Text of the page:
More teachers are having conversations about how to create an environment for student voice. These reflective talks have been rich, leading to an interesting journey. In my own practice working with teens, I’m constantly learning more nuances about voice and engagement. Co-creating projects with students is challenging and rewarding. An important change is that at the WAY Program, many of the students that I work with — either directly or through my responsibilities with over 80 teachers — are reengaging into learning.

How can others facing similar challenges implement what you’ve learned through your work?

Get to know students. What are they passionate about? How do they prefer to do work and show their understanding? Set clear criteria for projects and units, and then allow students to demonstrate that criteria in any way they choose. This approach works in any environment, including standards-driven education. Teachers are highly trained professionals who can make a difference for all students by involving them in the process. If doing the same thing over and over again and expecting a different result defines insanity, educators cannot continue to repeat history. This is why I now work for the WAY Program.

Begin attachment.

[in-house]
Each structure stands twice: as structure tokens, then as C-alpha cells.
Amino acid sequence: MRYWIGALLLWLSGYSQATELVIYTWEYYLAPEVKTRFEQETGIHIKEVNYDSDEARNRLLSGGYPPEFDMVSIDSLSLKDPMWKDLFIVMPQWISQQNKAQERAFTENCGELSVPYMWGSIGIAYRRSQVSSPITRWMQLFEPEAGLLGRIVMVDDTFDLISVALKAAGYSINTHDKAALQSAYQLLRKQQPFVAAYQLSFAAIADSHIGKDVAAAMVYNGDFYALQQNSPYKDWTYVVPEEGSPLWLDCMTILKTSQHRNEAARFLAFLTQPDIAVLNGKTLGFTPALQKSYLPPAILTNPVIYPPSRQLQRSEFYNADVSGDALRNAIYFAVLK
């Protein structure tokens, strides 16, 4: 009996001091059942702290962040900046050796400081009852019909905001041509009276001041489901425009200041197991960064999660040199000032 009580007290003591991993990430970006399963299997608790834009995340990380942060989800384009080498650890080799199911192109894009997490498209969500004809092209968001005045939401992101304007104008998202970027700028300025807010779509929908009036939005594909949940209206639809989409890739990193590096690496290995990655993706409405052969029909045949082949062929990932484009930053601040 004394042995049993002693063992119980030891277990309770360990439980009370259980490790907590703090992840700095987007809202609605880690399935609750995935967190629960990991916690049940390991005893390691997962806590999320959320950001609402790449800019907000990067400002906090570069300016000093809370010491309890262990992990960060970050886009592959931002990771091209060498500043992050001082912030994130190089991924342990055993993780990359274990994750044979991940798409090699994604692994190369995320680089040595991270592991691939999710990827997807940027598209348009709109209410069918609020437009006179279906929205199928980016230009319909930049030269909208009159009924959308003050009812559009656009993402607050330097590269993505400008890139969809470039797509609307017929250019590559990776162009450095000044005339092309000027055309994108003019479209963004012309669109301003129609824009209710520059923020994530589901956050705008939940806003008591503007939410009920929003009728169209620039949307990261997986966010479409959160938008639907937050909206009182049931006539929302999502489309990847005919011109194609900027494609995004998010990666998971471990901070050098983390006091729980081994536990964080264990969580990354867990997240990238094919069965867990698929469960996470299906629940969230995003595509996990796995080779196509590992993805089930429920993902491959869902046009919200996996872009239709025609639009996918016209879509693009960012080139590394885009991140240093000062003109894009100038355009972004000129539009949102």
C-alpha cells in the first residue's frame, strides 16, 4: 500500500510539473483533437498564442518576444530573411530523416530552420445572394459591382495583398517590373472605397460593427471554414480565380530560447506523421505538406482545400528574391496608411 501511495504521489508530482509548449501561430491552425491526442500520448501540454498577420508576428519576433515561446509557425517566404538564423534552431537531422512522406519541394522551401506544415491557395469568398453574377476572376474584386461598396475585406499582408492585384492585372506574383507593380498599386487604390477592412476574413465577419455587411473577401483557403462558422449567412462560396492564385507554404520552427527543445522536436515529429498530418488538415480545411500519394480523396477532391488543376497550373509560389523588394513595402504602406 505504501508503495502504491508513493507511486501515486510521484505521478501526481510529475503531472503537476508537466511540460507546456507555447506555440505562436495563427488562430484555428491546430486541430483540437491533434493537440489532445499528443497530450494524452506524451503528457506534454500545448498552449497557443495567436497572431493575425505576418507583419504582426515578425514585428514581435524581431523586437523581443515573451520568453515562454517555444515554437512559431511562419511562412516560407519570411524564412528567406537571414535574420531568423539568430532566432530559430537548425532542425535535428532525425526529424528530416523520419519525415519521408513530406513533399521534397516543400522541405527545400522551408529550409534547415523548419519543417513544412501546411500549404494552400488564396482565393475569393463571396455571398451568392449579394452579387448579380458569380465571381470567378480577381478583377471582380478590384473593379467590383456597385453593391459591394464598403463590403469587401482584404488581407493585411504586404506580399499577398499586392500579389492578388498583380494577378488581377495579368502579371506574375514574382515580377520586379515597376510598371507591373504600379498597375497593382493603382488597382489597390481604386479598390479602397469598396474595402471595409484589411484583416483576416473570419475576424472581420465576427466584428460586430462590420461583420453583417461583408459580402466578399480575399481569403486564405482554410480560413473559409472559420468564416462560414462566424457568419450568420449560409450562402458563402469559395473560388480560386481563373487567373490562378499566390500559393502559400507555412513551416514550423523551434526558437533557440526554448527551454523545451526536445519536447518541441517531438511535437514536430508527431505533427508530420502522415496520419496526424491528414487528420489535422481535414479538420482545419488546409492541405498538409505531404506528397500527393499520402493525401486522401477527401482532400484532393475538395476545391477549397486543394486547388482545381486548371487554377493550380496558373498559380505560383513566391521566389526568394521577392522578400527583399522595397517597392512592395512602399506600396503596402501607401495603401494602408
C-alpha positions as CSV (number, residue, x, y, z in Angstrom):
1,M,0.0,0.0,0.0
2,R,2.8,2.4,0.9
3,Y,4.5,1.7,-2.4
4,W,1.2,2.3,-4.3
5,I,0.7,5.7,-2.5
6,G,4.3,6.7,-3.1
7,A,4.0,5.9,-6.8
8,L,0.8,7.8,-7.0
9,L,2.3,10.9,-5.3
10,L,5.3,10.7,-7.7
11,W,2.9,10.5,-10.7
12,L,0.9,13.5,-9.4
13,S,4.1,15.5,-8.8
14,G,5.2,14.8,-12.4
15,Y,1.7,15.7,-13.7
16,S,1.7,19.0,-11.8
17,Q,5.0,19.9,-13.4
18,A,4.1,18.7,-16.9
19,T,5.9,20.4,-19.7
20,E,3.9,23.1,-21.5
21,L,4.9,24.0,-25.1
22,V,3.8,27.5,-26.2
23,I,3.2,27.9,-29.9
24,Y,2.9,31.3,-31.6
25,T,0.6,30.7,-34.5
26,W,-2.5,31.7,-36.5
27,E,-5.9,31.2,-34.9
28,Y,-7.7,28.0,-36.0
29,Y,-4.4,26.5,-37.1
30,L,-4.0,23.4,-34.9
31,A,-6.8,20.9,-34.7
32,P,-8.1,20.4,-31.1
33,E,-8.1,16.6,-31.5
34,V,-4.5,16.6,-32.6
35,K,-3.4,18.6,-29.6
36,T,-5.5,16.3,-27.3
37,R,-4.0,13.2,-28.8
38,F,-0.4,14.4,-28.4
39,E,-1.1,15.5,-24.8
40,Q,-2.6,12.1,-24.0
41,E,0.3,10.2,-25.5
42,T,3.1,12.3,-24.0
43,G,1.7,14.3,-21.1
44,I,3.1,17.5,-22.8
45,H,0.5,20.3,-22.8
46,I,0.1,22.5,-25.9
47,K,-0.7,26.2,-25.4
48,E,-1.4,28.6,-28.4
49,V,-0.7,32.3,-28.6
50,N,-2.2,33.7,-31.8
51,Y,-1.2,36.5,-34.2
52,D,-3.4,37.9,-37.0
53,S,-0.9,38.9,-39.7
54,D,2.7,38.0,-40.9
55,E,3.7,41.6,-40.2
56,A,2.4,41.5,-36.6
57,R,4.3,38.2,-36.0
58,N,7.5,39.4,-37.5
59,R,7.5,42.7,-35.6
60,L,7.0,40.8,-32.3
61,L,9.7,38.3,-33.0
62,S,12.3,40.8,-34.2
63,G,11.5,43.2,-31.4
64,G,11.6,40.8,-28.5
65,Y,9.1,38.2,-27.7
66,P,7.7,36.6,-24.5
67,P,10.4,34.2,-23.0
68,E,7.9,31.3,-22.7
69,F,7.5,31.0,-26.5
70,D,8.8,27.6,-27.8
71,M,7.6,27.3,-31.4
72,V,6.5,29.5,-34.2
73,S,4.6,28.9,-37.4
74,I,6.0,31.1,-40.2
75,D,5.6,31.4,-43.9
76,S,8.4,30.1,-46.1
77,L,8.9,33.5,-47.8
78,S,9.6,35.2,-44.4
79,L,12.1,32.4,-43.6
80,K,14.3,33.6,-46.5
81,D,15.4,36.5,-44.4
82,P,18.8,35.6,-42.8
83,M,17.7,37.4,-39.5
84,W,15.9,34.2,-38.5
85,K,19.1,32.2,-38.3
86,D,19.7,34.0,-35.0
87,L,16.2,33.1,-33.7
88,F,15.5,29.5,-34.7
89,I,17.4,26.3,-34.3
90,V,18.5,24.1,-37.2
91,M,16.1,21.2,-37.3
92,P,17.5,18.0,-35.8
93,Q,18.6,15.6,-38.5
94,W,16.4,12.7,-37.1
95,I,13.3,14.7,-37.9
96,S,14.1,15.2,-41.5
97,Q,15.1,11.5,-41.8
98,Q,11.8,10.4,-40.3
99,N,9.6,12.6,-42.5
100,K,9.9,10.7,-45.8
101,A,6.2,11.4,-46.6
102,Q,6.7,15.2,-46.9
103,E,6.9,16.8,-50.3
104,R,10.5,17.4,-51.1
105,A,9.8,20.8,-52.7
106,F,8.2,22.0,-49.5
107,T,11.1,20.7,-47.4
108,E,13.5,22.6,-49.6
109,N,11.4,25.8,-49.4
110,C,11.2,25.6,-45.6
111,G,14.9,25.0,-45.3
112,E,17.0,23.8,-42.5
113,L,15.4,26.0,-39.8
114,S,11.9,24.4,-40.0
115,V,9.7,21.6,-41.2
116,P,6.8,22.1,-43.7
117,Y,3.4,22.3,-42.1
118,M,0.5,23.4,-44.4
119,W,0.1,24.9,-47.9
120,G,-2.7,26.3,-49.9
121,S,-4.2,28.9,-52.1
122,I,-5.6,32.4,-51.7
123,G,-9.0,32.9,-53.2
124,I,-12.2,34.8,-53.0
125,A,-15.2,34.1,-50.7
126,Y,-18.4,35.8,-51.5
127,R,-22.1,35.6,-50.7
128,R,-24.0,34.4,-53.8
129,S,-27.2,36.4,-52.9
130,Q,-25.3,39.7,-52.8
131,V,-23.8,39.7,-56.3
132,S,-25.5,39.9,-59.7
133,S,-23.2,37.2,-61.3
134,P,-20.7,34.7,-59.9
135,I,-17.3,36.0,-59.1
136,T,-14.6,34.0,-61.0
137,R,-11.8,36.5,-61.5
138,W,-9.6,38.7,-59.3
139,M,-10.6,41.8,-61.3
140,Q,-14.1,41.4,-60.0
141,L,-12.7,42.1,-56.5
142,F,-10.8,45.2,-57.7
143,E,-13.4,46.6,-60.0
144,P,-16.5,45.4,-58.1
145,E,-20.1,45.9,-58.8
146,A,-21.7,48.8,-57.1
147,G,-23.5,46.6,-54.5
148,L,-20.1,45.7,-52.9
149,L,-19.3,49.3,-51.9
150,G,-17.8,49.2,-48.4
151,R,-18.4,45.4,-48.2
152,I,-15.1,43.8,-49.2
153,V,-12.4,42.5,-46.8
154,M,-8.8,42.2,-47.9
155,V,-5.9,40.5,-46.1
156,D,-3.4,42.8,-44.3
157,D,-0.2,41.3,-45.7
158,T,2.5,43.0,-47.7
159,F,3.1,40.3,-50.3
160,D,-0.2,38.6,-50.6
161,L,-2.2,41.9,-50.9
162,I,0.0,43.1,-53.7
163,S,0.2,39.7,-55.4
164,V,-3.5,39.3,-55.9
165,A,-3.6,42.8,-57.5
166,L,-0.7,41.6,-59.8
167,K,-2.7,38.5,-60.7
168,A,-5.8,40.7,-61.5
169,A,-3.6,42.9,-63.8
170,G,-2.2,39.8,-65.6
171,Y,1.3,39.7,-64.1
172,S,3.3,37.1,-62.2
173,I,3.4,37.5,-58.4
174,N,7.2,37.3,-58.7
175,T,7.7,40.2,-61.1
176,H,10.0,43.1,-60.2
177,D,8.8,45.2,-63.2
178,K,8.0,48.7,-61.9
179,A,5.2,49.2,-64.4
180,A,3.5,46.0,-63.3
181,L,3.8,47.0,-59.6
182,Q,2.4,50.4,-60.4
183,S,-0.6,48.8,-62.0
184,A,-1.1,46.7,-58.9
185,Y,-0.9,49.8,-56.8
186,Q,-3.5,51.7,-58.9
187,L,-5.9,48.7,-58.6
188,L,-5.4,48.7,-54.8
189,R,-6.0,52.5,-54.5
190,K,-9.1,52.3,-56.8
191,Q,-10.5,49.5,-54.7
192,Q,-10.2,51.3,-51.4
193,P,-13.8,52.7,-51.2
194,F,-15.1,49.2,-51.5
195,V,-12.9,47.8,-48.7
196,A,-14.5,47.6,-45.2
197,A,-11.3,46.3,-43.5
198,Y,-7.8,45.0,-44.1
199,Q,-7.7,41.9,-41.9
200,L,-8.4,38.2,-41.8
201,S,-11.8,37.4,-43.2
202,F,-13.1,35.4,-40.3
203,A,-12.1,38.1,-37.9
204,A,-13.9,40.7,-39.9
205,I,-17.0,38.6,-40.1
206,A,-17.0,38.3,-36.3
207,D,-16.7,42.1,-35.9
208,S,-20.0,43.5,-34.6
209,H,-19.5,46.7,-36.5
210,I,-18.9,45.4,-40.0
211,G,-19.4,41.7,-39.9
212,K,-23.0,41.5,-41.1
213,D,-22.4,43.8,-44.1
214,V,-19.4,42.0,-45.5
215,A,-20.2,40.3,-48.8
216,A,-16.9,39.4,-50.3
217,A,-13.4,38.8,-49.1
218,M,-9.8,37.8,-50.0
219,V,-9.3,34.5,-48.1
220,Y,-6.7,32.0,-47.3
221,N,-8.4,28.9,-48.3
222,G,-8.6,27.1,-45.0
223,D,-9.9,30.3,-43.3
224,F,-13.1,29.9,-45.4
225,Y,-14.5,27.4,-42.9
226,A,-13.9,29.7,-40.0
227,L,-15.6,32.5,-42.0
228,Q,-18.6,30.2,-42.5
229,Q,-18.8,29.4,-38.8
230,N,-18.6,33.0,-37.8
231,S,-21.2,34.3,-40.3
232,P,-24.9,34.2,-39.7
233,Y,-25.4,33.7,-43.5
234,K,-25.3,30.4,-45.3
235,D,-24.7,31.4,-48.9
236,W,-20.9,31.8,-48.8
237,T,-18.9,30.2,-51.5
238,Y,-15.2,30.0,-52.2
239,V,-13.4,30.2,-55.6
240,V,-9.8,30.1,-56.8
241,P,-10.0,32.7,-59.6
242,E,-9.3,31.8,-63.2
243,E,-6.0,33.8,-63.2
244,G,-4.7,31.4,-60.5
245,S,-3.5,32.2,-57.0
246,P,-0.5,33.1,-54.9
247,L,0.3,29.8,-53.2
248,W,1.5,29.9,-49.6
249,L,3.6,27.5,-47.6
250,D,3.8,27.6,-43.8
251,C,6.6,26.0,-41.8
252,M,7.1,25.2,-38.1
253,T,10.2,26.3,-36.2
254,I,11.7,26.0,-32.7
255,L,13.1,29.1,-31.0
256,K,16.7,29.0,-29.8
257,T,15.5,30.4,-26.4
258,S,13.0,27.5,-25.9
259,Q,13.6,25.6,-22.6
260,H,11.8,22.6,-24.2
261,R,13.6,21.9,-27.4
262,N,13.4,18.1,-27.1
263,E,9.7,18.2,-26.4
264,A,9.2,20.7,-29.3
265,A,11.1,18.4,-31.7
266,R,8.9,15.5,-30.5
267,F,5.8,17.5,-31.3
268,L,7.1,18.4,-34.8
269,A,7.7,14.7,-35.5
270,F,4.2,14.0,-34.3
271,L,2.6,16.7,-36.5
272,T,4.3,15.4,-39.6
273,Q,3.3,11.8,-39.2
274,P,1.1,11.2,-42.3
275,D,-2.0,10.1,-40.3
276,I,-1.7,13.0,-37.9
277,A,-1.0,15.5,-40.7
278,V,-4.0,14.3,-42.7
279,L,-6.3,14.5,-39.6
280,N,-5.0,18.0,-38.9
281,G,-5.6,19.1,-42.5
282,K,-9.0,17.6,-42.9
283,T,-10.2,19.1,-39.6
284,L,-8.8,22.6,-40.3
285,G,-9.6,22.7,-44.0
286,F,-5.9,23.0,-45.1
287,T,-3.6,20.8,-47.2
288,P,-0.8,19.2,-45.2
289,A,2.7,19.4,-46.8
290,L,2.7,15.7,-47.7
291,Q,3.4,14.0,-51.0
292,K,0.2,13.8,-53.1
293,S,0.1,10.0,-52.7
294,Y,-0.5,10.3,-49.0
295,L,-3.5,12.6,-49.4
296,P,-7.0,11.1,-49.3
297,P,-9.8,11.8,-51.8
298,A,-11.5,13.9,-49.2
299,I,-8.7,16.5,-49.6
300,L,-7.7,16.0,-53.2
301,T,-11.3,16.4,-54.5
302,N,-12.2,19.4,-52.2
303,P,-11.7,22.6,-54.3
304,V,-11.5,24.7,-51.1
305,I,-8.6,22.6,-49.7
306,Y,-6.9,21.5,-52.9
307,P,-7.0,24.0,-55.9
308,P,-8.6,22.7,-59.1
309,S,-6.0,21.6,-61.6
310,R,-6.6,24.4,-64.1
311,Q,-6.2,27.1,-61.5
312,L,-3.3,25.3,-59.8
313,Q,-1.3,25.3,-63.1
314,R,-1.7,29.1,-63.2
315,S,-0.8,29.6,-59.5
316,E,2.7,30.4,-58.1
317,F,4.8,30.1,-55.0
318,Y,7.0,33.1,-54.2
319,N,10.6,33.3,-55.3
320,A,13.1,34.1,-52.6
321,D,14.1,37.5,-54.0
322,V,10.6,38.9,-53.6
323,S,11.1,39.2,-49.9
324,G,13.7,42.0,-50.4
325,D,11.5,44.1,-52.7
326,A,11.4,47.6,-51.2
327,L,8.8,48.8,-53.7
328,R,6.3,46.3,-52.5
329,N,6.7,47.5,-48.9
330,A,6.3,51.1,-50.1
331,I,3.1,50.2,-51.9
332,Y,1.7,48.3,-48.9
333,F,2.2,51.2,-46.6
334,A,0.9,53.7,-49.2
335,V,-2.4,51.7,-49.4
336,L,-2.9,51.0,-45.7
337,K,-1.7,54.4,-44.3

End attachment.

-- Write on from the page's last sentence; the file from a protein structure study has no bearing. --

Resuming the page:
So here are three steps towards a new journey for all students succeeding:

  1. Get students’ feedback at the end of each unit or project. What did they like about the experience? In what areas did they feel more support was needed? What would they suggest as a change or replacement?
  2. Survey students on their interests outside of school, their academic strengths, and how they learn best. Here’s a site I developed to support this process: http://learningclassrooms.pbworks.com/
  3. Base students’ final unit assessments on how they can apply the concepts to an experience beyond the classroom. It’s characterized as Quadrant D by the International Center for Leadership in Education. The rest of the tools will fall into place such as project-based learning and differentiated instruction.

How have you applied technology in innovative ways to support your work?